Arab Israel Conflict

Arab Israel Conflict:

Q1. Who are the Jewish people?

Ans. Jews are an ethnic group that originally believed in the religion of Judaism. Their origin dates back to the 2nd millennium BCE in the West Asian Levant region. They trace their ancestry to a group of Iron Age Semitic-speaking (an Afro-Asiatic family of language) tribes known as the Israelites.

The modern state of Israel is the only country in the world where Jews constitute a majority of the population.

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Q2. What is anti-semitism?

Ans. Anti-semitism is prejudice and hostility against the Jews. The word was first used in print media in Germany in 1879 as a scientific-sounding term for ‘Jew-hatred’.

The word is a misnomer which gives a false indication that antisemitism is directed against all Semitic people. which includes Arabs, Assyrians, and Arameans.

Amongst the Jews, a counter-movement called Zionist Movement grew as a response against anti-semitism.

Q3. How was anti-semitism used in the Soviet Union?

Ans. Under the Russian Tsars in the 1880s, Jews had been confined to a Pale of Settlement (a region in western Russia) where they faced prejudice and persecution. As a result of being victims of oppression, many Jews joined radical (far-left) parties like the Bolsheviks and the Mensheviks.

After the Russian Revolution, when Bolsheviks gained power, they abolished the Pale of Settlement but they were strongly opposed to Judaism. Lenin always spoke against anti-semitism officially but his words were often in contradiction to the policies. Jews were frequently deployed at the frontline of Russian wars for dying, and hardly given any administrative posts.

When Stalin emerged as the leader of the Soviet Union after a power struggle with Leon Trotsky (a Jew), he openly adopted anti-semitic policies. He viewed Jews as pro-western, secretly working against the USSR. Antisemitism in the Soviet Union was used as a campaign against the ‘rootless cosmopolitan’, which was a pejorative term against the Jews accusing them of lack of full allegiance to the Soviet Union. Even the victimization of Jews at the hands of Nazis was denied in USSR. Stalin’s antisemitic campaign ultimately culminated in the ‘Doctor’s Plot’ in 1953 which was aimed at total liquidation of Jewish cultural life.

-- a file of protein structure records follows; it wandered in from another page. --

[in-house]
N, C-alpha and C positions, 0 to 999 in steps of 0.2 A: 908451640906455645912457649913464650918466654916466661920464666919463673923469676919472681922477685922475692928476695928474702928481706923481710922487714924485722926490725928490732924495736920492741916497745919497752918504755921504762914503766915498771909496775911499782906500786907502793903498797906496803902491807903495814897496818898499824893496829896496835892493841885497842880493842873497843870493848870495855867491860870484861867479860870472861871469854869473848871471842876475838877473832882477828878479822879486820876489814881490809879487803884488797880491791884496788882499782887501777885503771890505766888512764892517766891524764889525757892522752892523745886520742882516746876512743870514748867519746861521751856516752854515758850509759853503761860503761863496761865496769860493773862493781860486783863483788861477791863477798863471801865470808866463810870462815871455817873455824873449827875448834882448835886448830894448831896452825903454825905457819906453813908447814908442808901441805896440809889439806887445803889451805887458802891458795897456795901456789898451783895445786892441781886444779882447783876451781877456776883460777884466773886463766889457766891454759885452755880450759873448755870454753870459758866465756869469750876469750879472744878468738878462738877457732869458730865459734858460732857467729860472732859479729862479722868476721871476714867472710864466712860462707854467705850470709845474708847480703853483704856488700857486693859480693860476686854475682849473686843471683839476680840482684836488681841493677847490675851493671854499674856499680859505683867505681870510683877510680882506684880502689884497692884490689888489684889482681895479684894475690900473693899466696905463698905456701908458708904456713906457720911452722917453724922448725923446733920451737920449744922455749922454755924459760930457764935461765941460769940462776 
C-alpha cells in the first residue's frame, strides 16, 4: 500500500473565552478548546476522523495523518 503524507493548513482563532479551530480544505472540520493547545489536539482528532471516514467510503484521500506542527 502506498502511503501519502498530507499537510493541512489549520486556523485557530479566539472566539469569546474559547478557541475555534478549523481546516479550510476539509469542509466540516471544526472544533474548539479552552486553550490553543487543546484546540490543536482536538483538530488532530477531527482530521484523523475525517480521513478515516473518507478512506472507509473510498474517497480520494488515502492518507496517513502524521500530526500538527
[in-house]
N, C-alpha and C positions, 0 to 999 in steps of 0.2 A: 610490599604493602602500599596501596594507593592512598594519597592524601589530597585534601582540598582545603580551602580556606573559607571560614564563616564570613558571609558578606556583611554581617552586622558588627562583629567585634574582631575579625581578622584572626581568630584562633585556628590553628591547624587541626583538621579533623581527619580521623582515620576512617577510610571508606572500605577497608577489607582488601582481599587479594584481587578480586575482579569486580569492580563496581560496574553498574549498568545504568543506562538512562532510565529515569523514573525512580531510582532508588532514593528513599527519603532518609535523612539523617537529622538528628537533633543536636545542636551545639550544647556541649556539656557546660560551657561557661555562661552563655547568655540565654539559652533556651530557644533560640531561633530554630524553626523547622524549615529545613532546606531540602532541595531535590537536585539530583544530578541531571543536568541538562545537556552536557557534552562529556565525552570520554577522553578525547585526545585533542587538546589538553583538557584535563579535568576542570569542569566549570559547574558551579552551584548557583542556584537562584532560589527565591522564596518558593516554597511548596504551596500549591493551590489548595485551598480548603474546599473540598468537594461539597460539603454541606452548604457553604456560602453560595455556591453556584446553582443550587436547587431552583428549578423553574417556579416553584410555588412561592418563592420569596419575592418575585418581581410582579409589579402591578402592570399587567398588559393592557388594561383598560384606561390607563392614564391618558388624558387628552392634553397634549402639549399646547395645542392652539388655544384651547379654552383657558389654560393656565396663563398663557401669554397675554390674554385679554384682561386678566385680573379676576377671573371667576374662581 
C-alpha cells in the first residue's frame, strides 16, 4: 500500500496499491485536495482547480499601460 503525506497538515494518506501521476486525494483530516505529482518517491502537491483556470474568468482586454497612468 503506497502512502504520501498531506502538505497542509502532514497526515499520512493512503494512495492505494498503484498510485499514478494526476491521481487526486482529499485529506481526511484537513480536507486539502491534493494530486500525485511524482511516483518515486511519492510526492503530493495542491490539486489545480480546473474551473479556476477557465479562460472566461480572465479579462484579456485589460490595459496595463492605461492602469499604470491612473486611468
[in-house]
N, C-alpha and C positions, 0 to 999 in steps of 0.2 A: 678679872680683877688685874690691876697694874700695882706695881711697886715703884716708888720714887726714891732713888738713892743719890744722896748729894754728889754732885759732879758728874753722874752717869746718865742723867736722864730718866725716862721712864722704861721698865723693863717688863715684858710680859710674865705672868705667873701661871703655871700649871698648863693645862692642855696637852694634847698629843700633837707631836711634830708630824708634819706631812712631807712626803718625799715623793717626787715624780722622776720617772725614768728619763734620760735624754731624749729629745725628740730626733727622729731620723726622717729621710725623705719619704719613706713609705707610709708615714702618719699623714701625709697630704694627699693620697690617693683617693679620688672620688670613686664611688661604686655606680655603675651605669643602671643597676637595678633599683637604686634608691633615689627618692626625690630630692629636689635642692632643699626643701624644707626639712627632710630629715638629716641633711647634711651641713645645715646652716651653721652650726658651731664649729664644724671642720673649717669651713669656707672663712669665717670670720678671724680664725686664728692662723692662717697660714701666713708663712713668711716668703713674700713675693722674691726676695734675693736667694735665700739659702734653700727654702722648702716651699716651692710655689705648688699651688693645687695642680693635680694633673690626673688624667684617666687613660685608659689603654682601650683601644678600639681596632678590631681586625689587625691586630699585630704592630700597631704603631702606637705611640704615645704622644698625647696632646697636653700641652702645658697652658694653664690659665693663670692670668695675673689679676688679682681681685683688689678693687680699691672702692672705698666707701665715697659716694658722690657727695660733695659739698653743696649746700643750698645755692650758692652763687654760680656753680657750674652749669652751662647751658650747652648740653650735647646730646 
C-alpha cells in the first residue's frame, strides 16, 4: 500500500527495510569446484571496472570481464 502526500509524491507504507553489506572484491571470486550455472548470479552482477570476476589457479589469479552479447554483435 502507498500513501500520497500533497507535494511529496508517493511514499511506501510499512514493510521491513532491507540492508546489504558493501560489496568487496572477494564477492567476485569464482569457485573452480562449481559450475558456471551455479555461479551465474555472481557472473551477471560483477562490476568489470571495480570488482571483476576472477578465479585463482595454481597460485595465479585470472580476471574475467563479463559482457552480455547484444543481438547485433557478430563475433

Q4. What is UN Resolution 181?

Ans. The UNGA adopted a resolution on November 29, 1947, recommending a partition plan for Palestine and the creation of Isreal, a homeland for the Jews.

The resolution recommended the creation of-

  • An independent Arab state,
  • An independent Jewish state, and
  • A special international regime for the city of Jerusalem.

The resolution also provided for the termination of the British mandate in the region.

Q5. Who fought in the war of 1948?

Ans. The Arabs did not accept the UN Partition Plan. Arabs waged a war at midnight on 14 May 1948, ie. the same day when the British mandate ended and the Israeli Declaration of Independence had been issued.

Five Arab states- Egypt, Syria, Iraq, Lebanon, and Jordan declared the war on Israel (although Lebanon did not participate in the attack). The war resulted in the exodus of Palestinians and a massive territorial gain for Israel. About 7,00,000 Palestinians were forced to flee their homes.

Q6. Who fought in the war of 1967?

Ans. The 1967 war or the six-day war was a pre-emptive war (an offensive defense) by Israel against Jordan, Syria, and Egypt. In this war, Israel occupied:

  • The Sinai Peninsula from Egypt
  • Gaza strip from Egypt
  • Golan Heights from Syria
  • West Bank from Jordan

Q7. How many Jews used to live in Arab countries?

Ans. Before the creation of Israel in 1948, 0.8 million Jews were living in lands that now make up the Arab countries. Another 0.2 million Jews lived at that time in Iran and Turkey. Most of them migrated to Israel in multiple exoduses between 1948 to 1970s.

Q8. How many Jews used to live in European Countries?

Ans. Before the Nazis seized power in 1933, approximately 9.5 million Jews lived in Europe which is roughly 1.7% of the total European population at that time. More than 60% of all Jews at that time lived in Europe.

Q9. What were the Oslo Accords?

Ans. Oslo Accords are a pair of agreements between the Palestine Liberation Organisation and Israel aimed at bringing peace between Israel-Palestine. The negotiations for these agreements were secretly conducted in Oslo, Norway.

Oslo Accord I was signed in 1993 in Washington D.C. It provided for the creation of Palestinian interim self-government called the Palestinian National Authority (PNA). The accord only recognized interim self-government in the Palestinian territories and not an independent Palestinian state. The accord also called for the withdrawal of Israel Defence Forces from parts of the Gaza Strip and the West Bank.

Oslo Accord II was signed in 1995 in Taba, Egypt. It created three administrative divisions called Areas A, B, and C in the West Bank where the Palestinian Authority was given some limited powers and responsibilities.

Q10. What was the Camp David Summit?

Ans. The Camp David Summit was held in 2000 as an effort to end the Israeli–Palestinian conflict. It was a meeting between US President Bill Clinton, Israeli PM Ehud Barak, and Palestinian Authority Chairman, Yasser Arafat.